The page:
Effects of everyday toxin, titanium dioxide, on Drosophila melanogaster nervous system development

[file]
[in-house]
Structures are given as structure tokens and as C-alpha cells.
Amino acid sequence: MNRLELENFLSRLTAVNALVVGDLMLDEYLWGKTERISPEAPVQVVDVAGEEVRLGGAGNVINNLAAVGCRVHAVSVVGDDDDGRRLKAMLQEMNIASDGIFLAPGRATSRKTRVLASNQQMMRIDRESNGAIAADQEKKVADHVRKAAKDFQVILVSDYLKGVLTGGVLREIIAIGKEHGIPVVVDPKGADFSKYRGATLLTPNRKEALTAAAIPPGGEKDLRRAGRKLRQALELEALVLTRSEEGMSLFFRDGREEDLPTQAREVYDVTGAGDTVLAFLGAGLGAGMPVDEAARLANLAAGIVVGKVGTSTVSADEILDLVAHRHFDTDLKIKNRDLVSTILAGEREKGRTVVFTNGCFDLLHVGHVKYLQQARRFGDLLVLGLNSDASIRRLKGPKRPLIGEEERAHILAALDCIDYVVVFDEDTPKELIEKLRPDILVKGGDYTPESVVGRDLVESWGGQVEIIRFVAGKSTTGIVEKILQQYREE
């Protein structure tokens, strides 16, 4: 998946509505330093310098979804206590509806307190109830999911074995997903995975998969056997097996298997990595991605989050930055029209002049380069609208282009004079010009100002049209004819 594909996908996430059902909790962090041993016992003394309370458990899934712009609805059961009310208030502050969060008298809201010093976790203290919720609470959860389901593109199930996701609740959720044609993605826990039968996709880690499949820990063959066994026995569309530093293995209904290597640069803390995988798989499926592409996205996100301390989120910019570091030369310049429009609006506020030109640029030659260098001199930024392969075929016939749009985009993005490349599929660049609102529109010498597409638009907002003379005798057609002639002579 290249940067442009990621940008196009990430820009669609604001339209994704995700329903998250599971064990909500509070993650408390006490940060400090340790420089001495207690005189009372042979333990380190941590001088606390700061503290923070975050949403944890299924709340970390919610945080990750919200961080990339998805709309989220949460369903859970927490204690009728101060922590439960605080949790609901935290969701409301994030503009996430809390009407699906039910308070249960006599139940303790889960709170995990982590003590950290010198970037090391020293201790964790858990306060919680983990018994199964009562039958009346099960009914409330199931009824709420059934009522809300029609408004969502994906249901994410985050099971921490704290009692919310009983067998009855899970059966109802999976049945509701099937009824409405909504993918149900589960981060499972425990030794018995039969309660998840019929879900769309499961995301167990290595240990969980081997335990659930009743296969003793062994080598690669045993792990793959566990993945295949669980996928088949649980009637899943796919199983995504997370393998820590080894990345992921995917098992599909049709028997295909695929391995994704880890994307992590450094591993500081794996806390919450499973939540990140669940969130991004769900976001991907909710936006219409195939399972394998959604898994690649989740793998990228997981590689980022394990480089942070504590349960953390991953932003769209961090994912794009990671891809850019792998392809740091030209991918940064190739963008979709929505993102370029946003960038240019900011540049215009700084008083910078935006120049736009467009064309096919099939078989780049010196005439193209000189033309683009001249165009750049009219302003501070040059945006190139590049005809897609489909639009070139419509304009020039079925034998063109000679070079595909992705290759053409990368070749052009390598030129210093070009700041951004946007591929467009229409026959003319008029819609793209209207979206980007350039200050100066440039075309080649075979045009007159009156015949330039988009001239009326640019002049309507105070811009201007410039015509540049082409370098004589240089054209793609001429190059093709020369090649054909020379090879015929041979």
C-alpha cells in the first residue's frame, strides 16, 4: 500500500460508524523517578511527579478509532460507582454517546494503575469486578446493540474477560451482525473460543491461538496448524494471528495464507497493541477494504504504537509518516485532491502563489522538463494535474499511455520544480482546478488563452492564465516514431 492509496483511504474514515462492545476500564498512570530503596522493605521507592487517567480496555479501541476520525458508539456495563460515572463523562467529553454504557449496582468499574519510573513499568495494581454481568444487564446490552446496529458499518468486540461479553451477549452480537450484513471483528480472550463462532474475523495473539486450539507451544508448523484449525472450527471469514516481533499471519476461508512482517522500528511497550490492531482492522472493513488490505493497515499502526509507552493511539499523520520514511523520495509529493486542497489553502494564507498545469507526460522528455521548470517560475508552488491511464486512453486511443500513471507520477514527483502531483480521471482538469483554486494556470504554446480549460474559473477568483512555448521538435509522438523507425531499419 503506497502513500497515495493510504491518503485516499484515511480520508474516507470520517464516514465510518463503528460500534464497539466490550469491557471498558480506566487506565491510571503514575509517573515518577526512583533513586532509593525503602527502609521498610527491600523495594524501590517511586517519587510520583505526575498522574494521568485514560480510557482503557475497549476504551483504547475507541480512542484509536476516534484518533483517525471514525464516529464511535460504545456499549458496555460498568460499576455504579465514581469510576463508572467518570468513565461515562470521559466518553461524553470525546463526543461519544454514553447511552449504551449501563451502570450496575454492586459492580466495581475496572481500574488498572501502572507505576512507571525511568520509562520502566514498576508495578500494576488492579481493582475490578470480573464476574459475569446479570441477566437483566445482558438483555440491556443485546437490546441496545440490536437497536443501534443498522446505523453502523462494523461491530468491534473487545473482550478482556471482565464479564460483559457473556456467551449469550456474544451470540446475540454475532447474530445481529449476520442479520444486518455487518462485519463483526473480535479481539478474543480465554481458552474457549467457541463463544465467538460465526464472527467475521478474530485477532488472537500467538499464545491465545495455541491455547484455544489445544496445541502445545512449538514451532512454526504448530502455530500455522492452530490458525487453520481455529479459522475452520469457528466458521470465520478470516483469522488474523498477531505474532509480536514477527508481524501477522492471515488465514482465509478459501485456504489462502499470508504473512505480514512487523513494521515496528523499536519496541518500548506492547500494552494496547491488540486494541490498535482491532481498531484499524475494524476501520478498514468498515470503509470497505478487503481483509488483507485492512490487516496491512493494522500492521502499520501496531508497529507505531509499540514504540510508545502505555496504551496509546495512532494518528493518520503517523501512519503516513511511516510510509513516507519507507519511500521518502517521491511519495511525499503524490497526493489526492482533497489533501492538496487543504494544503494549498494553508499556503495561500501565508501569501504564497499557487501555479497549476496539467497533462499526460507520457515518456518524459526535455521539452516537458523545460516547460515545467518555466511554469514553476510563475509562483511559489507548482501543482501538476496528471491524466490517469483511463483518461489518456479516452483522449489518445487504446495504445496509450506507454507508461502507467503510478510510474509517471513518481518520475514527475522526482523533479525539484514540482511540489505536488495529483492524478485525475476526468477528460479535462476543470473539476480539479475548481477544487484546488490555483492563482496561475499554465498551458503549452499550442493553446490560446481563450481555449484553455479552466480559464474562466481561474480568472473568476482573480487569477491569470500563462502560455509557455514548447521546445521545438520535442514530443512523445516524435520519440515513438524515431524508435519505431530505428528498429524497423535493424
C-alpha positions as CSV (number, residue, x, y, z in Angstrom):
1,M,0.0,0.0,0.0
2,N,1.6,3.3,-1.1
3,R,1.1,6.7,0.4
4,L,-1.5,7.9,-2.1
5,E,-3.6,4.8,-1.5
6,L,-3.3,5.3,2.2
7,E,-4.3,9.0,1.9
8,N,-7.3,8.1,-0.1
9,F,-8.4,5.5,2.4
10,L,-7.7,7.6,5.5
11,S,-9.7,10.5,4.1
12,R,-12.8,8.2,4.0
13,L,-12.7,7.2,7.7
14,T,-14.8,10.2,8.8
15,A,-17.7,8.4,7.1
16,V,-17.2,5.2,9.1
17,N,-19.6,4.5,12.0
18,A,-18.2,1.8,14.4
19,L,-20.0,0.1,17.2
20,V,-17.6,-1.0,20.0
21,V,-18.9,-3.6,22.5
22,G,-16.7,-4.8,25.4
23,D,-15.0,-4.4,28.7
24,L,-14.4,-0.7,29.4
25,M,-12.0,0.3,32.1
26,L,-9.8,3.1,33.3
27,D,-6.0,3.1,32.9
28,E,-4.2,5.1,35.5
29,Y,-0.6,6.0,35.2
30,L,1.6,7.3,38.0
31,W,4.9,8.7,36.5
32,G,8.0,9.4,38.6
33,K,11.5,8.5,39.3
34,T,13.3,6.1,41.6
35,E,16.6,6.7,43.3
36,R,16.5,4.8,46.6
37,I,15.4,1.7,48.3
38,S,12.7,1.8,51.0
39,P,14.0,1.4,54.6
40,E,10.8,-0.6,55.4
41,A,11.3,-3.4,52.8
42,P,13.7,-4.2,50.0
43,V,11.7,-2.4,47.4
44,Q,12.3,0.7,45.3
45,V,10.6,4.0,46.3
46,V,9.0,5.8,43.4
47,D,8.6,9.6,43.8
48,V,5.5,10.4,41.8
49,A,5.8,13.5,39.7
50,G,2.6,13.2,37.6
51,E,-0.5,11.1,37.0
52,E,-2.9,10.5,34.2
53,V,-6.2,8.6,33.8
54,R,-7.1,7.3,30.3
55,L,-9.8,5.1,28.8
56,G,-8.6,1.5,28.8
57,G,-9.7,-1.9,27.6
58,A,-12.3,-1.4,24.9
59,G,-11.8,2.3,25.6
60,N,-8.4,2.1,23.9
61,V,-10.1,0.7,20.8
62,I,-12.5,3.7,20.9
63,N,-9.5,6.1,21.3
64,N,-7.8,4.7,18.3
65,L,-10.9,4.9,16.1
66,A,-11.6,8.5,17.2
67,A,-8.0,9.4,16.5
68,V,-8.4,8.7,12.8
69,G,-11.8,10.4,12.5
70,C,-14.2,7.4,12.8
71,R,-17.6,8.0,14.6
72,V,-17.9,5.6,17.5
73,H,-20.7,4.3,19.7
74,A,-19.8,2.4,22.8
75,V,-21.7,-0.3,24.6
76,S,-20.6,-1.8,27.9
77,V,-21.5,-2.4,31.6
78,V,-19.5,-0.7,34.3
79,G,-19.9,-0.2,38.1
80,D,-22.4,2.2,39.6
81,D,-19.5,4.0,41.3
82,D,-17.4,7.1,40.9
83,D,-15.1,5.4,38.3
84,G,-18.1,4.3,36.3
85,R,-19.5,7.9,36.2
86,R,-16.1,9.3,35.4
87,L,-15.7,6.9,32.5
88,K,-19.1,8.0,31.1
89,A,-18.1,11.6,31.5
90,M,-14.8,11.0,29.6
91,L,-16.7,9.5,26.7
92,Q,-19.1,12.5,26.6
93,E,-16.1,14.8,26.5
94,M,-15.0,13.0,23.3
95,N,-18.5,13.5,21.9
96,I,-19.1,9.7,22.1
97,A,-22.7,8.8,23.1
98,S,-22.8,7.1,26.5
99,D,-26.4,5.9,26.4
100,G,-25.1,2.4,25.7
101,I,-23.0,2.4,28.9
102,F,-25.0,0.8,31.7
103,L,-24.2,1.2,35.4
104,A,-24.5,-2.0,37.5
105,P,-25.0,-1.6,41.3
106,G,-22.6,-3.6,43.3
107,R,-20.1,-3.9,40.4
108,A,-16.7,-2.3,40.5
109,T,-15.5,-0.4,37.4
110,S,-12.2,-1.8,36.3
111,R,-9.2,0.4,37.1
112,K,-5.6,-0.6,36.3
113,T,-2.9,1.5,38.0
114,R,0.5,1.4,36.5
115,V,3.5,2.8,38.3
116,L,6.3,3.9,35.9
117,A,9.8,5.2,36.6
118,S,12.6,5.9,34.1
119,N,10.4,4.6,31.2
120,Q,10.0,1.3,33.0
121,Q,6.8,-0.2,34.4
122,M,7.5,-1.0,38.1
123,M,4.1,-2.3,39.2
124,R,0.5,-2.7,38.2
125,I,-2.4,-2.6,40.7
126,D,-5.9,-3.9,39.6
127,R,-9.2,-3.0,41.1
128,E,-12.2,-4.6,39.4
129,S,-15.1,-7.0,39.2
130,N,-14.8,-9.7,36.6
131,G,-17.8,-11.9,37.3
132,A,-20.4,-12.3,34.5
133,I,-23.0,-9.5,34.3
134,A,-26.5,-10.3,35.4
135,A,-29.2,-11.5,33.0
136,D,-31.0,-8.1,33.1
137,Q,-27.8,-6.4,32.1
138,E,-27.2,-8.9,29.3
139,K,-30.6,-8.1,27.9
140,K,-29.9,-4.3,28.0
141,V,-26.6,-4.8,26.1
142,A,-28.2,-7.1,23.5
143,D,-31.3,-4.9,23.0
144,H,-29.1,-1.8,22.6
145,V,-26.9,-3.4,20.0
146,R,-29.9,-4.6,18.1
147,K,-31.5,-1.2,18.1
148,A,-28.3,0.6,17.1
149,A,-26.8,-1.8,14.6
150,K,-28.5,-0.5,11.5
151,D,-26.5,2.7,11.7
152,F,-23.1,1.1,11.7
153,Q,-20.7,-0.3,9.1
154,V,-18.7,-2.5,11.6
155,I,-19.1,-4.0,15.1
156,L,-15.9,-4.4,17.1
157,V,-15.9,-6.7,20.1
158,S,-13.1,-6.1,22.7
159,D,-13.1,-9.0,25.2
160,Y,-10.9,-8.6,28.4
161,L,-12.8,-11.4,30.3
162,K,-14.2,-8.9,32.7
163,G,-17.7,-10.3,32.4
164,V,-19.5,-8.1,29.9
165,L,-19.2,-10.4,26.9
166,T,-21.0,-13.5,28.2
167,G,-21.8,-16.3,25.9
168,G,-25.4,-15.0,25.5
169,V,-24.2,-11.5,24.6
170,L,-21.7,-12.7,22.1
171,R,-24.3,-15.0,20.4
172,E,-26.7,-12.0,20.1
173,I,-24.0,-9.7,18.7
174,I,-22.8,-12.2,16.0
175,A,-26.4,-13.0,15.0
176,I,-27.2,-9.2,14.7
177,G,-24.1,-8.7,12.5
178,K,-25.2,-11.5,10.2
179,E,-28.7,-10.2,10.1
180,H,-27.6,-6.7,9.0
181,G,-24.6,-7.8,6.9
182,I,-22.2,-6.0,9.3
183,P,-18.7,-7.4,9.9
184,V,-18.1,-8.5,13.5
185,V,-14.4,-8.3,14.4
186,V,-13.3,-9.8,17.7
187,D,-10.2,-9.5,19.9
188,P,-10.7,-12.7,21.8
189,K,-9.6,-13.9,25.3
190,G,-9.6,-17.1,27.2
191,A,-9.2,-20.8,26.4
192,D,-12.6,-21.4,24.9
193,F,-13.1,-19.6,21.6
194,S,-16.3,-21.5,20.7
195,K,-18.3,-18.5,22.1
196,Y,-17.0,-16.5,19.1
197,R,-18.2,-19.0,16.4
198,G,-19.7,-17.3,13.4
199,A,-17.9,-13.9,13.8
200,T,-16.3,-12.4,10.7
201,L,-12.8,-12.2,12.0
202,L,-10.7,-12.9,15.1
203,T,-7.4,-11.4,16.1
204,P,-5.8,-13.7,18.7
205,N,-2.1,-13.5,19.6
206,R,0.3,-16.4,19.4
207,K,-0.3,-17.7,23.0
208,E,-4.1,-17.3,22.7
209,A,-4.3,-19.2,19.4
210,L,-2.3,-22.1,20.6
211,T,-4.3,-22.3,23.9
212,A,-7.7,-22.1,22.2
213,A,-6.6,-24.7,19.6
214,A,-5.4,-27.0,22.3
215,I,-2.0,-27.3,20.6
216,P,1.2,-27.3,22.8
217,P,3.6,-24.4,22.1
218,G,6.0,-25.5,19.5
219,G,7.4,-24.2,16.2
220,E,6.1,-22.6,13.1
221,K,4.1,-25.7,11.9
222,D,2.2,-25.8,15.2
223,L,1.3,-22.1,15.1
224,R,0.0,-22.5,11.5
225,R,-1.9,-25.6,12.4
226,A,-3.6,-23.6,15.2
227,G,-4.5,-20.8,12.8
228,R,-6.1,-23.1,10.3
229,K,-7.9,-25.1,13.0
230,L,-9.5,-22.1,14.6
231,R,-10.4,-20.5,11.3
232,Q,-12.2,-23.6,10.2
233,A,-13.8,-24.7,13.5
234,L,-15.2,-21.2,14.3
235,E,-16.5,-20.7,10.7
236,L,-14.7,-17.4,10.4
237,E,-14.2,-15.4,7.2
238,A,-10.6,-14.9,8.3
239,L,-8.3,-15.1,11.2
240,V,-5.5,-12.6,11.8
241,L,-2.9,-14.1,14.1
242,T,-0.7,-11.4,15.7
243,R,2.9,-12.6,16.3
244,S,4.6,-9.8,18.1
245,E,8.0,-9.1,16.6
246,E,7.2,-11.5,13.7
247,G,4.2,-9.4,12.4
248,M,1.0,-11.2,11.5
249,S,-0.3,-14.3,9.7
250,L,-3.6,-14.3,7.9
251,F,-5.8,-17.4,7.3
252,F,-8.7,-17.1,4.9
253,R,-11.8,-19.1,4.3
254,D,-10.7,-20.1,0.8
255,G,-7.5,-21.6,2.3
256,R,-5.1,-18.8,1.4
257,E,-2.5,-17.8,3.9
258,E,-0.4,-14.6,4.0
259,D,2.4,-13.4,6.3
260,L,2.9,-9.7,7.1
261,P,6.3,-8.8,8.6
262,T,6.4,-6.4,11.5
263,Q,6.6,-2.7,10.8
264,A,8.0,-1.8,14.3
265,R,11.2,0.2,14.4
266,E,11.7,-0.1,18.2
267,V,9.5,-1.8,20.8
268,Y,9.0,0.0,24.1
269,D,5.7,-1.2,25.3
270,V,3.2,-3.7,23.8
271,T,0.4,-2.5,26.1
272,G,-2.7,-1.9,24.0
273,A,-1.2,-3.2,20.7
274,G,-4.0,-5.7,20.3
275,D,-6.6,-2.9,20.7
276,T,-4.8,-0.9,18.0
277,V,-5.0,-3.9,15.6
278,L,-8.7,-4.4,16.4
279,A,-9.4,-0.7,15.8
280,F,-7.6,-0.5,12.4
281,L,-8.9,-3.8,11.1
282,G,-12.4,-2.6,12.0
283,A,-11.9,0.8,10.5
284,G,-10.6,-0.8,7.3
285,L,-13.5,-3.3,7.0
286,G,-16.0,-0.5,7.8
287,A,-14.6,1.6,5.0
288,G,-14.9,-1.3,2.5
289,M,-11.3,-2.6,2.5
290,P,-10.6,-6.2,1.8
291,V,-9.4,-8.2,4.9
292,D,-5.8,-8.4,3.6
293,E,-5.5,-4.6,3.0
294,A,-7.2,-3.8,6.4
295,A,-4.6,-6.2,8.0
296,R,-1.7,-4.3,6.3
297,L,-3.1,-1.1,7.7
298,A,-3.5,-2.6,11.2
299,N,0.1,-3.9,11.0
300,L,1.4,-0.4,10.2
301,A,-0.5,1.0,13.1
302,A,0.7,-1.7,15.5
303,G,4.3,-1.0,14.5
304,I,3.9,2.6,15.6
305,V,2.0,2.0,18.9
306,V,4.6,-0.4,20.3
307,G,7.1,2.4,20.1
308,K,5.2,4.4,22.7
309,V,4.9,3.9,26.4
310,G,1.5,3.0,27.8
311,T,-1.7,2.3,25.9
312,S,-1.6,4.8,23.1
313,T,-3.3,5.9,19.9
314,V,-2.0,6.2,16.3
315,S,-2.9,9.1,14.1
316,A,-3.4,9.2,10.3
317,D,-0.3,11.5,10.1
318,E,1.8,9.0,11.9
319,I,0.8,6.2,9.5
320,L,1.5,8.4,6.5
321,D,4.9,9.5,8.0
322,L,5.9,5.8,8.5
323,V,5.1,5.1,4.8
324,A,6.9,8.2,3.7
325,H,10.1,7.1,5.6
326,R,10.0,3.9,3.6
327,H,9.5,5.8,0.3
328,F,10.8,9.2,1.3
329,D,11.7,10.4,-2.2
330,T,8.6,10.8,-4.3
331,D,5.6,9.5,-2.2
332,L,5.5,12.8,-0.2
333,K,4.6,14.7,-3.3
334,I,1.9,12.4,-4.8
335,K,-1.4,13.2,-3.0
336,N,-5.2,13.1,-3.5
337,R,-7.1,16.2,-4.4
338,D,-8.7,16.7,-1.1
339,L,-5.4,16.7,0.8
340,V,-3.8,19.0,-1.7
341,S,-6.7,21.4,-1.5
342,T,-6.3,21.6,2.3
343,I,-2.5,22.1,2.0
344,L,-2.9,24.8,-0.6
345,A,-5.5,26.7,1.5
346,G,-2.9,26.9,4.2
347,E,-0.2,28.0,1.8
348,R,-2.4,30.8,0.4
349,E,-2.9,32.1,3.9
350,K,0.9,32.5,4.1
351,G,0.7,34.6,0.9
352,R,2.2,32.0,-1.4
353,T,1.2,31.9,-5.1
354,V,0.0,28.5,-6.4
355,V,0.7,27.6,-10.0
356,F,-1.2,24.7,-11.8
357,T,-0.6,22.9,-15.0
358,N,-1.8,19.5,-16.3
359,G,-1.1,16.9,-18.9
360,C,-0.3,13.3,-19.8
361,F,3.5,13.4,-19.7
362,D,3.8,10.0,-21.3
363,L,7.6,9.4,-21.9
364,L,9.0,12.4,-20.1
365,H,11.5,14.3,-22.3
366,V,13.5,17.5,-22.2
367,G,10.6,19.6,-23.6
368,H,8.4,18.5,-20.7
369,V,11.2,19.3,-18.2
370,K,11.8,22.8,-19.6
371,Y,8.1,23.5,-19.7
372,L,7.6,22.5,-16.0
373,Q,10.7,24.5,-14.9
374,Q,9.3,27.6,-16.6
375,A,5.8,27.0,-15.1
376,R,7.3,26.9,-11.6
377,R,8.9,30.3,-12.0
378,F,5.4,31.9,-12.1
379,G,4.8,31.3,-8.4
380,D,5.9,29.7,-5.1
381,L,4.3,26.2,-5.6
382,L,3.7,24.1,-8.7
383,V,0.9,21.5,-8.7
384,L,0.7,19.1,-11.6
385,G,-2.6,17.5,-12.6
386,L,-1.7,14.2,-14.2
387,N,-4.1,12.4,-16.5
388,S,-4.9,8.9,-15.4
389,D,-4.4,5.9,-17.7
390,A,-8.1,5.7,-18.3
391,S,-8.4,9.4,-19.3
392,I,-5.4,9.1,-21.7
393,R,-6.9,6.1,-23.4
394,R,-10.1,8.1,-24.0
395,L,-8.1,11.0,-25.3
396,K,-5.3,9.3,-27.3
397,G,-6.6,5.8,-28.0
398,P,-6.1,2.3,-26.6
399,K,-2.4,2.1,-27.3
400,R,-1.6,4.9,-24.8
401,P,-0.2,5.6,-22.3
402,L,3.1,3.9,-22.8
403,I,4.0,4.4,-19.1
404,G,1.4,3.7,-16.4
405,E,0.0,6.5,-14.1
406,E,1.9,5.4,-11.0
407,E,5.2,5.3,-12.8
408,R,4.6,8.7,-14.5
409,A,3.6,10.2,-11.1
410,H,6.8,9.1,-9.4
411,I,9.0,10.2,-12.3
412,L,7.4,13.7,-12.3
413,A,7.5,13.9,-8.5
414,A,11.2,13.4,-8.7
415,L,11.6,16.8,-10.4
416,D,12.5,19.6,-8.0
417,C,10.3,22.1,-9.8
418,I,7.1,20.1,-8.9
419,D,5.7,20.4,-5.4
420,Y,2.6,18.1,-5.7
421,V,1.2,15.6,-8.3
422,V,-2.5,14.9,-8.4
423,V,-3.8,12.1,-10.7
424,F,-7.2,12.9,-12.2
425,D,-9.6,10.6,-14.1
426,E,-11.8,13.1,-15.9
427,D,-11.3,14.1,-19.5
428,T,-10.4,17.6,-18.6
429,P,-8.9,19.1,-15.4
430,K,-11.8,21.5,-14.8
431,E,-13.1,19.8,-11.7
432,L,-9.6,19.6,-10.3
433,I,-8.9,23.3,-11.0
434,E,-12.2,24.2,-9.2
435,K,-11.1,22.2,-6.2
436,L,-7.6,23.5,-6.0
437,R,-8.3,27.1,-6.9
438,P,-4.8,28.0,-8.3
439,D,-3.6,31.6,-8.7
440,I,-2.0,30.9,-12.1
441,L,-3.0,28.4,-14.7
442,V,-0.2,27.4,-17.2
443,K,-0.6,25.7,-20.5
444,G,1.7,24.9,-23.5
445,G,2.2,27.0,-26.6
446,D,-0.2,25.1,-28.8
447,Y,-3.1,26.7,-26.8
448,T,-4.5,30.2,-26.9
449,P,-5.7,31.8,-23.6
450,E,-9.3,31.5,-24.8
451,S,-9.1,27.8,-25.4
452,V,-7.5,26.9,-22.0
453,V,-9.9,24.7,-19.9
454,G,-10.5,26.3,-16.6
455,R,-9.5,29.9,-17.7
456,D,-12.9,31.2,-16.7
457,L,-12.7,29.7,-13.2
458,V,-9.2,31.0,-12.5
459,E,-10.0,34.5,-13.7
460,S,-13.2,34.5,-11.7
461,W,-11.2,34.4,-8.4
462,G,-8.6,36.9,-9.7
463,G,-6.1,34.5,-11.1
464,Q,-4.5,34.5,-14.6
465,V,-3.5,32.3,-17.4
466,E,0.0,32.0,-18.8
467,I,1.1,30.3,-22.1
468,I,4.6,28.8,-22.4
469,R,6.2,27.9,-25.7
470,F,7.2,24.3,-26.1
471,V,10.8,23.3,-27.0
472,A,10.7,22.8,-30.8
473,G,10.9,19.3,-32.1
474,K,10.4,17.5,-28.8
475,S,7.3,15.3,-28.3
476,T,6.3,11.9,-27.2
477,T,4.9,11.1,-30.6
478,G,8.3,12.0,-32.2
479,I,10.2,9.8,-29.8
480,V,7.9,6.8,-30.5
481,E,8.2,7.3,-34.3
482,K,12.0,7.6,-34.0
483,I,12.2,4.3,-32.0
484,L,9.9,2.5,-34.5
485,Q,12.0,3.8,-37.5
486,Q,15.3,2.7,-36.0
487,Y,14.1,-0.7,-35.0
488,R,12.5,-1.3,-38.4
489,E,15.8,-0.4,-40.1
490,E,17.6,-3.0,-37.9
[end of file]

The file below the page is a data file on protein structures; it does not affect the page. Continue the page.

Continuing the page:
Titanium dioxide (TiO2) is a widely used compound found in everything from food packaging to sunscreens. When ingested, TiO2 is readily transported across membranes and efficiently stored within cells. Previous studies showed that exposure to TiO2 results in underdeveloped nervous systems. For our study, we attempted to answer the following question: Will exposing Drosophila melanogaster larvae to TiO2 affect expression of the Neur gene and development of the central nervous system? The Neur gene is crucial during the cell-determination stage of development as its encoded protein helps specify neuroblast development and aids in nervous system and sensory organ development. It was hypothesized that expression of the Neur gene would decrease in Drosophila larvae exposed to TiO2 and that nervous system development would be abnormal compared to control larvae. To test this hypothesis, Drosophila larvae were randomly assigned to either a control group, which was cultured under ideal conditions, or a treatment group, which was exposed to a non-lethal concentration of TiO2. Following exposure, RNA extraction and Reverse Transcription Polymerase Chain Reaction (RT-PCR) was conducted. To quantify nervous system development, Drosophila larvae were subjected to a touch-response assay. Because TiO2 likely damages the Neur gene, it was predicted that Drosophila larvae would show decreased expression of Neur and that they would respond poorly to a mechanical touch-response assay.